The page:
New research from Ipsos MORI shows that the proportion of Britons who think homosexual couples should be able to marry has more than quadrupled in the four decades since 1975. 69% now agree with the statement that “homosexual couples should be allowed to marry each other”, whilst just over a quarter (28%) disagree. When the same question was asked in November 1975, support for gay marriage stood at 16% (with 53% disagreeing).
However, there remains a degree of variation among demographic groups when it comes to supporting gay marriage. Almost nine in ten (88%) of 18-34 year olds think that homosexual couples should be able to marry each other, but a minority (43%) of those aged over 65 think the same way. This is in line with Ipsos MORI’s generational analysis on the subject, which also shows views towards same-sex relations becoming more liberal over time; but with a clear generational pattern.
Three-quarters of both Labour and Liberal Democrat supporters agree with the principle of gay marriage, whilst those who favour the Conservatives (61%) and UKIP (54%) are less sure. However, it should be noted that a majority of all the major parties’ supporters still agree with the principle of gay marriage.
Meanwhile, the number of Britons who think homosexual couples should be able to live together openly has more than doubled since 1975. Our latest research shows that nine in ten (89%) now agree with this. When this question was asked in 1975, a plurality of Britons (40%) did agree with the statement “homosexual couples should be able to live together openly”; although three in ten (31%) said they didn’t know and 28% disagreed.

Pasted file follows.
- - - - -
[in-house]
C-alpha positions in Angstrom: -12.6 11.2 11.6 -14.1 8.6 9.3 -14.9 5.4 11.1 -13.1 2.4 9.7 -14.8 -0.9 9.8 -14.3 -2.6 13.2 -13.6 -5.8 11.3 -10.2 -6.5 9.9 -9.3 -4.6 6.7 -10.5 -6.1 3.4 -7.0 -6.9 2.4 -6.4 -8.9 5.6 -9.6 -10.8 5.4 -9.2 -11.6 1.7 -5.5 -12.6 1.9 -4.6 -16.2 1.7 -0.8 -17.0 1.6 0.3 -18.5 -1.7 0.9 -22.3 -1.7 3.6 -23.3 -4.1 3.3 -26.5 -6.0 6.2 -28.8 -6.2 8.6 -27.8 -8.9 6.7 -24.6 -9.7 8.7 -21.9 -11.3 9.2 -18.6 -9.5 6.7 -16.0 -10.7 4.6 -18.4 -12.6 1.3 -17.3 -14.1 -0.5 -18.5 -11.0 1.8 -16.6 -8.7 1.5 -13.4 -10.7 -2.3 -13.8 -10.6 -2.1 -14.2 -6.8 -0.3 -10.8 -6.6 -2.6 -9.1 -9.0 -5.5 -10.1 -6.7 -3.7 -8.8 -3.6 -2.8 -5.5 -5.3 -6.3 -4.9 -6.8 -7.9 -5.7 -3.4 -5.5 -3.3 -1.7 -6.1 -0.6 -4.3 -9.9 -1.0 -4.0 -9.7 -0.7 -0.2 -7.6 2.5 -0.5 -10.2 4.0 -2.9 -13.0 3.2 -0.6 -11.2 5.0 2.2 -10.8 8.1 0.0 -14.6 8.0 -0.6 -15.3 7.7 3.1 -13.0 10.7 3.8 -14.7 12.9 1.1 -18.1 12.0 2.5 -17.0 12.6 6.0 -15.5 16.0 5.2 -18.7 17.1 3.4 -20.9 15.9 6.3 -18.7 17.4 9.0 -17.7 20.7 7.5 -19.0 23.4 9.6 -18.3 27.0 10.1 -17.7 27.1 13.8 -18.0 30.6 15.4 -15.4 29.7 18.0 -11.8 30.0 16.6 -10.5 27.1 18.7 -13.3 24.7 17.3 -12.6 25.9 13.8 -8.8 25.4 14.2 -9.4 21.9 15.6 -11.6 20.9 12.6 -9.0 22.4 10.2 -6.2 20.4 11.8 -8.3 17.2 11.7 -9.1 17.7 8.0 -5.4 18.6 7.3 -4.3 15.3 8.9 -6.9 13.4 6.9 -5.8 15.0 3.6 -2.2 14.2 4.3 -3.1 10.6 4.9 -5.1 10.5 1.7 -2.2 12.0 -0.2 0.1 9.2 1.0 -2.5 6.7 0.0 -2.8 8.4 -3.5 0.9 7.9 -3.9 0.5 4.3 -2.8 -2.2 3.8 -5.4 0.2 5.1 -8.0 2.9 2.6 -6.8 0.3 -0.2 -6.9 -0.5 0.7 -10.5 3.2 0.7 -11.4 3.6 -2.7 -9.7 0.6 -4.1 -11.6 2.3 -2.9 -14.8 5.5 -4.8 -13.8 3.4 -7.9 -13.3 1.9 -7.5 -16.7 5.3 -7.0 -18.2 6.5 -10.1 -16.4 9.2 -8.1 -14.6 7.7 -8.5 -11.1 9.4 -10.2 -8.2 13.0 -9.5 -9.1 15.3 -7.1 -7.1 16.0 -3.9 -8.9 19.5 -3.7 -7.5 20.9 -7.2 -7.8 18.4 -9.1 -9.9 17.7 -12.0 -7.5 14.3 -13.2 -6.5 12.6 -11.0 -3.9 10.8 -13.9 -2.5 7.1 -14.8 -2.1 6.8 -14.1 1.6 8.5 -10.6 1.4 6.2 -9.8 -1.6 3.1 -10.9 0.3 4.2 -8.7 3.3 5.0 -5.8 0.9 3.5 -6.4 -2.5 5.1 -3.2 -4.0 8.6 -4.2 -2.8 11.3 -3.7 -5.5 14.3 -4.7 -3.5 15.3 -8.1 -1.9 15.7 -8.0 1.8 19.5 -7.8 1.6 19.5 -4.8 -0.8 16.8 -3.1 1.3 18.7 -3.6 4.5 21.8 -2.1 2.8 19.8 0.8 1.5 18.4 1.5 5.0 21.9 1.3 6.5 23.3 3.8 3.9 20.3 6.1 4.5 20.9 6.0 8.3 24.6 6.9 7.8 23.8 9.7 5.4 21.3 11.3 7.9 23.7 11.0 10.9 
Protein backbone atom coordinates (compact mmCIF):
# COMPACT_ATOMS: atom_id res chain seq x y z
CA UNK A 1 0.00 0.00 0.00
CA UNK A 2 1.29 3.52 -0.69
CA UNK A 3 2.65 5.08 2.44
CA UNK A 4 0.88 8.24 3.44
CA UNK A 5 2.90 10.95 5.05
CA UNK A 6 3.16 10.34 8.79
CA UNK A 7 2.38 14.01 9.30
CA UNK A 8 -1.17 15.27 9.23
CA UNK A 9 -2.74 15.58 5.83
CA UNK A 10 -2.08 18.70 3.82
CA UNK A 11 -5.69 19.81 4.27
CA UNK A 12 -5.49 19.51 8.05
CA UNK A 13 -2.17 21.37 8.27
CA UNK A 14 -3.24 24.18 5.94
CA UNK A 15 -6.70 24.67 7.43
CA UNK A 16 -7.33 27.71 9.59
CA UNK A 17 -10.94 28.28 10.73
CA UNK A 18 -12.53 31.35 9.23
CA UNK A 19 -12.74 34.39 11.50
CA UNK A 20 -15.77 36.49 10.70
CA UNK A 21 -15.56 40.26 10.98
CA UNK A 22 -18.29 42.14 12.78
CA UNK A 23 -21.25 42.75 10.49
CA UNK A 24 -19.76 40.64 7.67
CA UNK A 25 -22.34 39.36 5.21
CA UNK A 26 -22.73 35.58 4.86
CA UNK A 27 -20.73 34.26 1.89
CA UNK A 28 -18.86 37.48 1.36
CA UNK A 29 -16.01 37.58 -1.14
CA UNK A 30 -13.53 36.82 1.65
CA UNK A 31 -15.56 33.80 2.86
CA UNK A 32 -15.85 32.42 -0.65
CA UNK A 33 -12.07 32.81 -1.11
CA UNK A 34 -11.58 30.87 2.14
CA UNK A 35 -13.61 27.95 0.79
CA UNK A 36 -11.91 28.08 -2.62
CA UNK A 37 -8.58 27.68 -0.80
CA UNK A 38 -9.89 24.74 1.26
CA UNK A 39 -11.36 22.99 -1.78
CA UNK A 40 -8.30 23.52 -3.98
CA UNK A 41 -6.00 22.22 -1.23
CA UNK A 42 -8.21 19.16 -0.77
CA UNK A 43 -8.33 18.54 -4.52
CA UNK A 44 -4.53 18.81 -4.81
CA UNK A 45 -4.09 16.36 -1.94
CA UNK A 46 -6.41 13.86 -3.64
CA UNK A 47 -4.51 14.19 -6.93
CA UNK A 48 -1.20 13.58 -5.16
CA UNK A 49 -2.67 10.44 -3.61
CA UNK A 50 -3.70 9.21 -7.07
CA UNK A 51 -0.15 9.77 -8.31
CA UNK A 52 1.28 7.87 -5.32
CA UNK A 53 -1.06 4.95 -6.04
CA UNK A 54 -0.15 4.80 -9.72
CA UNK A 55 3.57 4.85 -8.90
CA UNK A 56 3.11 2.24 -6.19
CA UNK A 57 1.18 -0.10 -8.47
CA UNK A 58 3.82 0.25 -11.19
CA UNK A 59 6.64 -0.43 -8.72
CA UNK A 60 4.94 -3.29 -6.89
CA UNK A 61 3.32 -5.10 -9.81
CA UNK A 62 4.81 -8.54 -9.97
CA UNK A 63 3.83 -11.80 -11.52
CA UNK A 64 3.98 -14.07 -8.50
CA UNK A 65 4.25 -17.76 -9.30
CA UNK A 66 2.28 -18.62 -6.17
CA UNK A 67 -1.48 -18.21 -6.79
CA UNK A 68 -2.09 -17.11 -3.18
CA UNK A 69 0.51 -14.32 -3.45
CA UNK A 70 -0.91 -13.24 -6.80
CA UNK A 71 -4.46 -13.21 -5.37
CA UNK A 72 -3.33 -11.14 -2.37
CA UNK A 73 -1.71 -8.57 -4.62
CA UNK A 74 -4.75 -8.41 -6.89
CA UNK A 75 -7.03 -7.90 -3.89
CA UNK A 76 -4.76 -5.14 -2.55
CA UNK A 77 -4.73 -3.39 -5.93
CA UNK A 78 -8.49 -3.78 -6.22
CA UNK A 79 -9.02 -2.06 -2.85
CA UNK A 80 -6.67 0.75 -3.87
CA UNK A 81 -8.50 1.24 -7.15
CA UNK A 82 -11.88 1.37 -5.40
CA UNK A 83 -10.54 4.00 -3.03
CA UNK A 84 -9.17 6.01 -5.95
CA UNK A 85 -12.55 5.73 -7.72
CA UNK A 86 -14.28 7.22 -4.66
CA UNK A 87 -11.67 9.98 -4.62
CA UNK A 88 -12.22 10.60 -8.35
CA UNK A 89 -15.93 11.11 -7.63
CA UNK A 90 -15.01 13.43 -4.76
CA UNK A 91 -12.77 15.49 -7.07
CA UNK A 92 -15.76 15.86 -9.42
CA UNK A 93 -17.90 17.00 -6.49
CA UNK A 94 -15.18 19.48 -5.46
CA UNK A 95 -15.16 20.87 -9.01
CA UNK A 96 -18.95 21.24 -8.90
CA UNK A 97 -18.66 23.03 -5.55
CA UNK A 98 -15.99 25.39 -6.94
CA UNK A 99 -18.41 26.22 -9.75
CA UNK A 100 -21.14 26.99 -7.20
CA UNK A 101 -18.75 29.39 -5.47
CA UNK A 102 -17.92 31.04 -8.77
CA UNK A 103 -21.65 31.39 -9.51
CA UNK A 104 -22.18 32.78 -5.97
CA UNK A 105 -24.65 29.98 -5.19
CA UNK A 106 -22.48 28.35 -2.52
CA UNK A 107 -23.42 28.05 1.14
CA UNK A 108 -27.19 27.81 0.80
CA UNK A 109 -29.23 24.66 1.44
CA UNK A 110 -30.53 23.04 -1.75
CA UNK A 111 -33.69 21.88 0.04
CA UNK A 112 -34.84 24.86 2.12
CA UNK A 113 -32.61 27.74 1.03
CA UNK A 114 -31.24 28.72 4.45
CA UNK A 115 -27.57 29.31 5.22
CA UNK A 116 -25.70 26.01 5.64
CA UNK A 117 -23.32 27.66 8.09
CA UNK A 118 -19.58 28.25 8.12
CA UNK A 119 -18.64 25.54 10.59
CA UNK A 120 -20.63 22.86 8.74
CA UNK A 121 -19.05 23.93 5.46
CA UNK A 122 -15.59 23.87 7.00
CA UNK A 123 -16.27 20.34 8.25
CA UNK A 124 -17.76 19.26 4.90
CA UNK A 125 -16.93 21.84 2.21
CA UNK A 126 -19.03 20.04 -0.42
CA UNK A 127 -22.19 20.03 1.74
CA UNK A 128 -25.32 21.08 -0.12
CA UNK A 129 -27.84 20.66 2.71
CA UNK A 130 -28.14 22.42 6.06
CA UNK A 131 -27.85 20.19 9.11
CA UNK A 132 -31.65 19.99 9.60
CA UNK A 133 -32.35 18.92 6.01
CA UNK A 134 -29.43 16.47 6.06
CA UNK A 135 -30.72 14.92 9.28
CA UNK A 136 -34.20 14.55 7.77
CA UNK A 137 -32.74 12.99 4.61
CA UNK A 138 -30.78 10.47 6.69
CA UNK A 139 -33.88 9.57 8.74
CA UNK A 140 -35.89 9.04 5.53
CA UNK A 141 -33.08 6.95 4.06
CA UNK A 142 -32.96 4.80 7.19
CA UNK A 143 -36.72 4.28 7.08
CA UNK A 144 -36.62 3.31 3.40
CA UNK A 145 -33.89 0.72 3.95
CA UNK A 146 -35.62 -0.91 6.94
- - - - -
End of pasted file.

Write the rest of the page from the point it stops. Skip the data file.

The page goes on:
Agreement levels are consistently high across different demographic groups on the question of whether homosexual couples should be able to live together openly. 96% of 18-34s agree, as do 77% of those aged over 65. Similarly, over 80% of the major parties’ supporters also agree.
Simon Atkinson, Assistant Chief Executive at Ipsos MORI, commented:
“It is very unusual, even over a period of 40 years, to see such a sea change in public attitudes. People in Britain are clearly behind the recent legislation on gay marriage – a rare example of Parliament and public opinion being very much in tune with each other.”
Technical note to Editors:Ipsos MORI interviewed a representative sample of 1,002 adults aged 18+ across Great Britain. Interviews were conducted by telephone 5th – 7th April 2014. Data are weighted to match the profile of the population.